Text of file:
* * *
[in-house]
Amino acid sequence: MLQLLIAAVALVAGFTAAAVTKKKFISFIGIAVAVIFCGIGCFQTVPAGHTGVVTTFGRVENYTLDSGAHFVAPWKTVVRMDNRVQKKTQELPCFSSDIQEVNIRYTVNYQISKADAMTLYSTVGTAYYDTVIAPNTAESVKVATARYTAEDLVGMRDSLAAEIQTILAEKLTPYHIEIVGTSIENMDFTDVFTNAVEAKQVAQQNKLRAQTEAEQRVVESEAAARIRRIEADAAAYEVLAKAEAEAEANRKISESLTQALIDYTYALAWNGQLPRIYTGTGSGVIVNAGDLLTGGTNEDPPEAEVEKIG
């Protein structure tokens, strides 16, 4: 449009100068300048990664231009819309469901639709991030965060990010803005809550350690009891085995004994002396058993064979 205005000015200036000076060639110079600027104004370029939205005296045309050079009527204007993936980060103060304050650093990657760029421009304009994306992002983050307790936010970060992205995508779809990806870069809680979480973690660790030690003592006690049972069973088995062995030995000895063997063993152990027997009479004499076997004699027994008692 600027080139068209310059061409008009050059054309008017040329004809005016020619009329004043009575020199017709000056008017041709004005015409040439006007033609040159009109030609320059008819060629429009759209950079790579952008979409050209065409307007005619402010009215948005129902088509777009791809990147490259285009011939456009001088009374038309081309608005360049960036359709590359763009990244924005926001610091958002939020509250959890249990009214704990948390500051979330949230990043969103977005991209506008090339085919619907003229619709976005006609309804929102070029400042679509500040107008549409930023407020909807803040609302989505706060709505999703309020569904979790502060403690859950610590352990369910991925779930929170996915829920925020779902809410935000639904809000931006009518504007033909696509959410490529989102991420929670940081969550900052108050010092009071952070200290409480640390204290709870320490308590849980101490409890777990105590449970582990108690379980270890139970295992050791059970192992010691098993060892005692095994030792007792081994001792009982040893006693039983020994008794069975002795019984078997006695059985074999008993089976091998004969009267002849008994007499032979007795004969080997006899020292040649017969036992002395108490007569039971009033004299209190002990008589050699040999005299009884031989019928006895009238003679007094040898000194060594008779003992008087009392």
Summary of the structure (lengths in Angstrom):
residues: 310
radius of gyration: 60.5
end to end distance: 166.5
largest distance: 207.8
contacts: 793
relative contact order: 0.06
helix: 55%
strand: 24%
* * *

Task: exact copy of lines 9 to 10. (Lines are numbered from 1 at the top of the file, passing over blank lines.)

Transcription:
contacts: 793
relative contact order: 0.06